If you are foolish enough to have an Amazon Alexa device in your home, I suggest you immediately take the following steps to correct a serious security bug.
- Turn it off
- Unplug it from any power/phone/etc interface
- Take it outside
- Obtain the largest available hammer (8LB sledge is suitable)
- Pound the device into its elementary constituent particles
1. Join Amazon Prime for free shipping (you’ll see why in a minute).
2. Search Amazon for an existing item which you’d like to “sell.”
3. Open an Amazon Seller account.
4. List “your” item, with a description likely to attract “customers.” For instance, a 1 TB laptop hard drive listing specific laptop models in which it fits, with a 3 year warranty much longer than standard. Make it look good by photoshopping a fake warranty sticker onto the picture of “your” hard drive.
5. Set the price a bit higher than the other vendors, based on that warranty and specific description (some customers will opt for that rather than pry their dead laptop apart just to check HDD dimensions).
6. Take orders.
7. Go to the other seller’s cheaper item (see step 2), and buy it. Send it to your own “customer” as a “gift.” (The free shipping with your Prime account helps here.) Count on most customers not checking receipts to realize they just got a cheaper unit without the warranty.
8. Pocket the difference.
Technically, since the customer gets a unit without the warranty for which he paid, this is fraud. But you’re counting on them not noticing, right?
You could probably increase your odds of getting away with it if — instead of sending it as a fricking gift — you simply specify the “customer’s” shipping address instead of your own. But apparently not all fraudsters are that smart.
If you wanted to do a legal version of this, you could email your customer your own extended warranty information (as opposed to letting him rely on just the manufacturer’s warranty, which is shorter than what you offer), and actually make it good (see step 7) if the customer has a problem with the item. But apparently — again — not all fraudsters are that smart.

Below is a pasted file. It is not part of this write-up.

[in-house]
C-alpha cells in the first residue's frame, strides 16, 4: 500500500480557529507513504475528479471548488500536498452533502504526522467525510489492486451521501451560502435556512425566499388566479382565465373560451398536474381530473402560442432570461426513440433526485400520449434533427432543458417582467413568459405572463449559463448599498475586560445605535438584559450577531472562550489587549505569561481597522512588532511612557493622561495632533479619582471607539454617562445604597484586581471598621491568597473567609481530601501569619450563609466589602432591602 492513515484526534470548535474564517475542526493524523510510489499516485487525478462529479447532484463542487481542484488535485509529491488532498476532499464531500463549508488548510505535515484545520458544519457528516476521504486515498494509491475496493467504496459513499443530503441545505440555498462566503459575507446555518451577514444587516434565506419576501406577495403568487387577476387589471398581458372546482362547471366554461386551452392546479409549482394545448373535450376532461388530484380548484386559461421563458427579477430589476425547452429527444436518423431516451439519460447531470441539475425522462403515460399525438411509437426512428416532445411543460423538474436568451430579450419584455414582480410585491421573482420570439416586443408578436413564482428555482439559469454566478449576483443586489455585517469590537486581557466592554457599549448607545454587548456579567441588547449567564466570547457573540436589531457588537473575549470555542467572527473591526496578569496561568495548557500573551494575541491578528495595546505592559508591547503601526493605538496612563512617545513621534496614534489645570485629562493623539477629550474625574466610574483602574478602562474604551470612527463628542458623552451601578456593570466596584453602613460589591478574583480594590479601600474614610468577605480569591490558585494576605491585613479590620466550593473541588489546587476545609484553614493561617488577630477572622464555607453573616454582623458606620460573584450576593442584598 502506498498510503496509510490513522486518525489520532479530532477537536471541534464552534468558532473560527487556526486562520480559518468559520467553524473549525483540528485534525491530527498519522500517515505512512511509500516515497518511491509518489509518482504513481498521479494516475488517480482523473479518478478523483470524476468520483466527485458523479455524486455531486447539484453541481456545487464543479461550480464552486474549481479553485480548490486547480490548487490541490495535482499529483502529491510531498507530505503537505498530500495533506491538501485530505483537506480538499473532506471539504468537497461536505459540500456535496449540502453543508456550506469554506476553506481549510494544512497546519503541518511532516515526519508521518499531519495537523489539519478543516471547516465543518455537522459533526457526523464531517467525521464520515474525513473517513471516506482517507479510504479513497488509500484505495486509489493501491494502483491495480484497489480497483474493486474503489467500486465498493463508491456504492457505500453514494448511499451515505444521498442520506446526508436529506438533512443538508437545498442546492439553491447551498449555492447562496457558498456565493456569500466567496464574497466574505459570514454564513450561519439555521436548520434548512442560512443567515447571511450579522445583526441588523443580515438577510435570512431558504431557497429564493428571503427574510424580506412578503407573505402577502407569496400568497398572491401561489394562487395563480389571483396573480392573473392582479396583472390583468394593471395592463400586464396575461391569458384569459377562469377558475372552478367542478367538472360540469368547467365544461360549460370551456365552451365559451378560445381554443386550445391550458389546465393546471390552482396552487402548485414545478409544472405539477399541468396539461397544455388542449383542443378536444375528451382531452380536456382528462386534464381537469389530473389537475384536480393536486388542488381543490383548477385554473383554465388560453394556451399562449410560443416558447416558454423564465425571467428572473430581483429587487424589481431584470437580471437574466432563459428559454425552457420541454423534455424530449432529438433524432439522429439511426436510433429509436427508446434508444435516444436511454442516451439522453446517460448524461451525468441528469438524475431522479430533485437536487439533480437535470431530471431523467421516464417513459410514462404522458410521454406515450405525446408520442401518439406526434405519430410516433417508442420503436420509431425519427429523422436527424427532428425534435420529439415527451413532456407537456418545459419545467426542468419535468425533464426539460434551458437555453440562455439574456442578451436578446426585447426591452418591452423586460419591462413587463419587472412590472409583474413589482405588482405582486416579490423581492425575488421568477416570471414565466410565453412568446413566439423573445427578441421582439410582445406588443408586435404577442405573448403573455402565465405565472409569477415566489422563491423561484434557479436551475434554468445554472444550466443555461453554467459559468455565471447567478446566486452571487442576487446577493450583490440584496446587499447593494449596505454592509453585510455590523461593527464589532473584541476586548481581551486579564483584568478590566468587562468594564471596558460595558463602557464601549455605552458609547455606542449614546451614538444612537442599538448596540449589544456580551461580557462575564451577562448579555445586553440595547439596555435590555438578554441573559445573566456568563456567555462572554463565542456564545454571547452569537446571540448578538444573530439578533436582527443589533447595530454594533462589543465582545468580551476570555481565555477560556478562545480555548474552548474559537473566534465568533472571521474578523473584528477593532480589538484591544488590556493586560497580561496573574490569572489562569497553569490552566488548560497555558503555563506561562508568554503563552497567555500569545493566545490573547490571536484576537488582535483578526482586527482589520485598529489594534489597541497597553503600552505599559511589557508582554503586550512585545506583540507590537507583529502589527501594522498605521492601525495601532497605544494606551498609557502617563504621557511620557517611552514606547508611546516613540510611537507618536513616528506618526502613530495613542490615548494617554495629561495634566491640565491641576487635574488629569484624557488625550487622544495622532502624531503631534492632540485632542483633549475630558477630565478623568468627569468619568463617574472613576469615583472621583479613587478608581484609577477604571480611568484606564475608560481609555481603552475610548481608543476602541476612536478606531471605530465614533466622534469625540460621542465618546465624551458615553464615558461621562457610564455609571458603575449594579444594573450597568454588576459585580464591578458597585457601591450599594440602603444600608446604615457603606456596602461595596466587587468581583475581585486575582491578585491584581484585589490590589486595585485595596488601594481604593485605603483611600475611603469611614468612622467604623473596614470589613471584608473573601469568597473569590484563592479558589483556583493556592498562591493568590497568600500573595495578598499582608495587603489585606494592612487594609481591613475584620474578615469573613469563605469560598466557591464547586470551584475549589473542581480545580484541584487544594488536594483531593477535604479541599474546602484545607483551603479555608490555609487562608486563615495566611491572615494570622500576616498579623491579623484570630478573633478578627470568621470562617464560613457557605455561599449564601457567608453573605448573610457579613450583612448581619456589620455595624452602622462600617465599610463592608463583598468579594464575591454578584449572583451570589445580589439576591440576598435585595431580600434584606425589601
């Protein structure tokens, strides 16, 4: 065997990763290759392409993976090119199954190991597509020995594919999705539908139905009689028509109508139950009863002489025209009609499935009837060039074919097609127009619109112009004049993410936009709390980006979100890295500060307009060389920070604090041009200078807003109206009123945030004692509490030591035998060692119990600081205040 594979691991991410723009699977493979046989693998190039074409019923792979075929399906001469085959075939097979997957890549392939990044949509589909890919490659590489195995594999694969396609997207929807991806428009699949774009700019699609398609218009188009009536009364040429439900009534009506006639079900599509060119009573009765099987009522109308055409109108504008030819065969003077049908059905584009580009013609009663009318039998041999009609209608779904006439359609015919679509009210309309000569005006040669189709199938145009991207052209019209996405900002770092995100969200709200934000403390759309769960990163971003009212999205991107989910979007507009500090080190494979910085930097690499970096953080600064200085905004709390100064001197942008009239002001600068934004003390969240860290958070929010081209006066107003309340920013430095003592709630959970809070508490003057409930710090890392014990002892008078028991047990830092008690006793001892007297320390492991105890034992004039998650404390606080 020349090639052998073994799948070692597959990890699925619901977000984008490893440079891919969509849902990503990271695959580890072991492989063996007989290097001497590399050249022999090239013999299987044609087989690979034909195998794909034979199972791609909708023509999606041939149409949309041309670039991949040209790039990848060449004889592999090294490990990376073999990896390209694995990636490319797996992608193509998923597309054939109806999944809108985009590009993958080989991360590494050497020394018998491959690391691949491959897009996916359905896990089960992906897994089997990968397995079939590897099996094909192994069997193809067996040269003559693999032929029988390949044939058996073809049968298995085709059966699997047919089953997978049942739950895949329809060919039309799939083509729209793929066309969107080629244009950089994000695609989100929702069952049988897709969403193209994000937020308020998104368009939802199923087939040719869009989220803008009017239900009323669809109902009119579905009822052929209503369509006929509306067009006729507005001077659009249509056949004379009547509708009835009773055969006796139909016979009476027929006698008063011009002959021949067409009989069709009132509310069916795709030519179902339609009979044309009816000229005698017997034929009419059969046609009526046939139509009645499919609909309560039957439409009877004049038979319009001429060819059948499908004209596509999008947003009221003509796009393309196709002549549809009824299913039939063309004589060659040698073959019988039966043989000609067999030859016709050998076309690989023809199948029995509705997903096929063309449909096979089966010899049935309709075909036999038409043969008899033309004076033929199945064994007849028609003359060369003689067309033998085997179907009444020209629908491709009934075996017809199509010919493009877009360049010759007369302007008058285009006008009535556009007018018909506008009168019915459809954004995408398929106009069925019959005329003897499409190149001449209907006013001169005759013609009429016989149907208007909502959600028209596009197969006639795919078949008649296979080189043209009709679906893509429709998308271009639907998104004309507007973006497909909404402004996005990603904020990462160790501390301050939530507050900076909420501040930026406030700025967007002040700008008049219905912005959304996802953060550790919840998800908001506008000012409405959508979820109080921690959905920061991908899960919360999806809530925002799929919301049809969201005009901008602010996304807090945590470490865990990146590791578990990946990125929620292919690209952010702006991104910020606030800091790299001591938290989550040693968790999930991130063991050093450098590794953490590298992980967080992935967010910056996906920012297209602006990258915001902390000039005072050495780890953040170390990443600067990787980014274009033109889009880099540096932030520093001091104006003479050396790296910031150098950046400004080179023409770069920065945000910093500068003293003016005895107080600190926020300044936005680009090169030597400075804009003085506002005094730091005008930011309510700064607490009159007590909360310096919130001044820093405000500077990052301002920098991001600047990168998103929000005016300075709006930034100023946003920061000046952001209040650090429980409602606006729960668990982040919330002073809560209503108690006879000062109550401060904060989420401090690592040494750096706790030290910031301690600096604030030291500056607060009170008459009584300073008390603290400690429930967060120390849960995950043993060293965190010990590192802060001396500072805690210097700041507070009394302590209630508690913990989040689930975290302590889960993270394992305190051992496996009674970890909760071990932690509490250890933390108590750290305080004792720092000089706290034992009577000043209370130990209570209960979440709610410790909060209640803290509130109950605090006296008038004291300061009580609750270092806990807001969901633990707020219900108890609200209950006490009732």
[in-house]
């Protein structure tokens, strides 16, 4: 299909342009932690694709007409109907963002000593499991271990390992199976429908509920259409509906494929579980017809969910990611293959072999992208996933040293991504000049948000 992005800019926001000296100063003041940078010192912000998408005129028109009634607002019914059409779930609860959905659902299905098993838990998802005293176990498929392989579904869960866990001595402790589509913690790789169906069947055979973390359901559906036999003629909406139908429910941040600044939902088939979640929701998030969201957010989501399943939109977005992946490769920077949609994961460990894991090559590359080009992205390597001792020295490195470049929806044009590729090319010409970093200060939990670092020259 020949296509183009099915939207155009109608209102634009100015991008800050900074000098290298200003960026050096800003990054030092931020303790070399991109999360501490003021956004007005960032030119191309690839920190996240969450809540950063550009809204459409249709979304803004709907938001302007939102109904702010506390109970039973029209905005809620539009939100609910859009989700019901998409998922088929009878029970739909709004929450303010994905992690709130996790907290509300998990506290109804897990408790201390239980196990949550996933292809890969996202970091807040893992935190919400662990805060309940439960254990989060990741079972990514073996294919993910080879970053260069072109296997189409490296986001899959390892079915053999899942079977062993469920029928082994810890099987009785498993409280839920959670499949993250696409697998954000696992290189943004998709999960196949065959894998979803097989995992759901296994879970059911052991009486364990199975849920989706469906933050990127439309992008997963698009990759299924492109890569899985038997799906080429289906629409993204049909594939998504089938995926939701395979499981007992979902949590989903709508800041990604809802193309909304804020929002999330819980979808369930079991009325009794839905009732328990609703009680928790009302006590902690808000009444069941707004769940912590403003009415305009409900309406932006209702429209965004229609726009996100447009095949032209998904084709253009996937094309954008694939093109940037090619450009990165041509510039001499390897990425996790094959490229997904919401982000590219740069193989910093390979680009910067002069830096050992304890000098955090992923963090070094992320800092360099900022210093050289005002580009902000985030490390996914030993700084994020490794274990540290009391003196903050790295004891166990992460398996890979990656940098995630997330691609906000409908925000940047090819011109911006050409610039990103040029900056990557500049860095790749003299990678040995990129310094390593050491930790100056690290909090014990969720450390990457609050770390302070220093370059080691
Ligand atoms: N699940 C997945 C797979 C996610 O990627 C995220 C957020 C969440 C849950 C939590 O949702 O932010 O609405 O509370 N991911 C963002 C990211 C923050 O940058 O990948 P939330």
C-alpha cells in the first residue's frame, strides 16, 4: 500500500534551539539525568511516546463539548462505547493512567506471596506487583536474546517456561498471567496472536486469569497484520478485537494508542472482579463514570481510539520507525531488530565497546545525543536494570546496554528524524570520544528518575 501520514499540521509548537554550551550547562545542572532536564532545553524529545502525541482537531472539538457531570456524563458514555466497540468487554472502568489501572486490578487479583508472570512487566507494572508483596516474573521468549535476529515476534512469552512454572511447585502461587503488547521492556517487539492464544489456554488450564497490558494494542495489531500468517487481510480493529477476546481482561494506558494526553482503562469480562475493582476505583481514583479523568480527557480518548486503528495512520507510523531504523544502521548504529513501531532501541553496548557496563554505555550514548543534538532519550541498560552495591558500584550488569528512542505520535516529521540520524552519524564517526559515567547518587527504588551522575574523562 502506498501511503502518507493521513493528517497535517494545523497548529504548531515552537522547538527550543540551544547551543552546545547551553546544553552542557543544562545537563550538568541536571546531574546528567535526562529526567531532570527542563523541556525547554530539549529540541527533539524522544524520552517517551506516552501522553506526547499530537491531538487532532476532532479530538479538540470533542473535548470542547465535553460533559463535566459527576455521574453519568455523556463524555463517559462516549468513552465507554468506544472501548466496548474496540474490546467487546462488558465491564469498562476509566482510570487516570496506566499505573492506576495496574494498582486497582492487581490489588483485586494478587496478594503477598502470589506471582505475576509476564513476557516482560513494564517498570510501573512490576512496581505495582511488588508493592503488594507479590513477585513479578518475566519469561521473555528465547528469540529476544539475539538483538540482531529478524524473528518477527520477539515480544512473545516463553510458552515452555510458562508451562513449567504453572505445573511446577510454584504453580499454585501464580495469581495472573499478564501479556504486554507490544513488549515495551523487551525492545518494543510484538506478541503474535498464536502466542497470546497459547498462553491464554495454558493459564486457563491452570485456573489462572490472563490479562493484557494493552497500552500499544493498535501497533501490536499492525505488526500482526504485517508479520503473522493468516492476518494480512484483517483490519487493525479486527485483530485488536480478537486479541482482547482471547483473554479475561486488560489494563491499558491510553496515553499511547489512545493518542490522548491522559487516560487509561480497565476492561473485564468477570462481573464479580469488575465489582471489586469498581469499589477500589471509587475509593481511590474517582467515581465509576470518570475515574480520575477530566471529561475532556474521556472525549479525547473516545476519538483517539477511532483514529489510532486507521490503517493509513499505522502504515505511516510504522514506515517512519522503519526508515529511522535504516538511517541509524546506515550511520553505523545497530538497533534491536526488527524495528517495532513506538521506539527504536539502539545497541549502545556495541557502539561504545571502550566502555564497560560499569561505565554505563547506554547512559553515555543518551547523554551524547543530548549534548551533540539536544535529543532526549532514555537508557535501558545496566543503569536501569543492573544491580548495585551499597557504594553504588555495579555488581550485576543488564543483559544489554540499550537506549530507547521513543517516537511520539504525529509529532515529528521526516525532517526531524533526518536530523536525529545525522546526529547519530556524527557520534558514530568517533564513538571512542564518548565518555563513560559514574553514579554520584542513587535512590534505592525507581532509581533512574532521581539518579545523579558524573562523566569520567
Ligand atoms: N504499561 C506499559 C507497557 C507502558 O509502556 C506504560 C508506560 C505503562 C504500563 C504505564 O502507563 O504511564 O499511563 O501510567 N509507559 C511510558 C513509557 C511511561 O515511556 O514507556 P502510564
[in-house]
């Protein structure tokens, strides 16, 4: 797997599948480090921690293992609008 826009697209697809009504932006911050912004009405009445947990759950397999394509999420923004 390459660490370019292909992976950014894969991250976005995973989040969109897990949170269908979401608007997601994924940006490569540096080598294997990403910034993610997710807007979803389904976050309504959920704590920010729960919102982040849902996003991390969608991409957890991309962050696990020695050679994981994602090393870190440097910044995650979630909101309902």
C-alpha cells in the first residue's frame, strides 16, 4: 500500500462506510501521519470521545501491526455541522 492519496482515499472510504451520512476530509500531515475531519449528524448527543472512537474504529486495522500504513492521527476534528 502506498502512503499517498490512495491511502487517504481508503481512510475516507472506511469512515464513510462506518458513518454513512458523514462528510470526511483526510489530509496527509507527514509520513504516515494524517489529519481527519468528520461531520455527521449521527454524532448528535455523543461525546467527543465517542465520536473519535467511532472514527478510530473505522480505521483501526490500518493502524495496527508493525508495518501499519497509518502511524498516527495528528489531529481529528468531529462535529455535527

…and someone files this abstract.
Described is an airborne fulfillment center (“AFC”) and the use of unmanned aerial vehicles (“UAV”) to deliver items from the AFC to users. For example, the AFC may be an airship that remains at a high altitude (e.g., 45,000 feet) and UAVs with ordered items may be deployed from the AFC to deliver ordered items to user designated delivery locations. As the UAVs descend, they can navigate horizontally toward a user specified delivery location using little to no power, other than to stabilize the UAV and/or guide the direction of descent. Shuttles (smaller airships) may be used to replenish the AFC with inventory, UAVs, supplies, fuel, etc. Likewise, the shuttles may be utilized to transport workers to and from the AFC.
It’s all, “I know! Let’s distribute stuff from the sky.” They don’t how. The warehouse might be a lighter-than-airship. It might be a helicarrier with Stark Industries repulsers. Antigravity maybe. Or a static tethered balloon. Hell, a Space elevator. They haven’t decided on how to restock it either. No tech; just a cool concept.
You’d laugh that filing patent weasel attorney out of the office, telling him to come back when his client has something… you know … patentable.
Oops. I forgot; you’re Examiners Edwards and Smith-Stewart, clearly congenital idiots whose parents and ancestors were way too closely related, for far too many inbred generations. So you award patent number 9,305,280.
Or maybe they aren’t idiots. Maybe they got paid off by Amazon.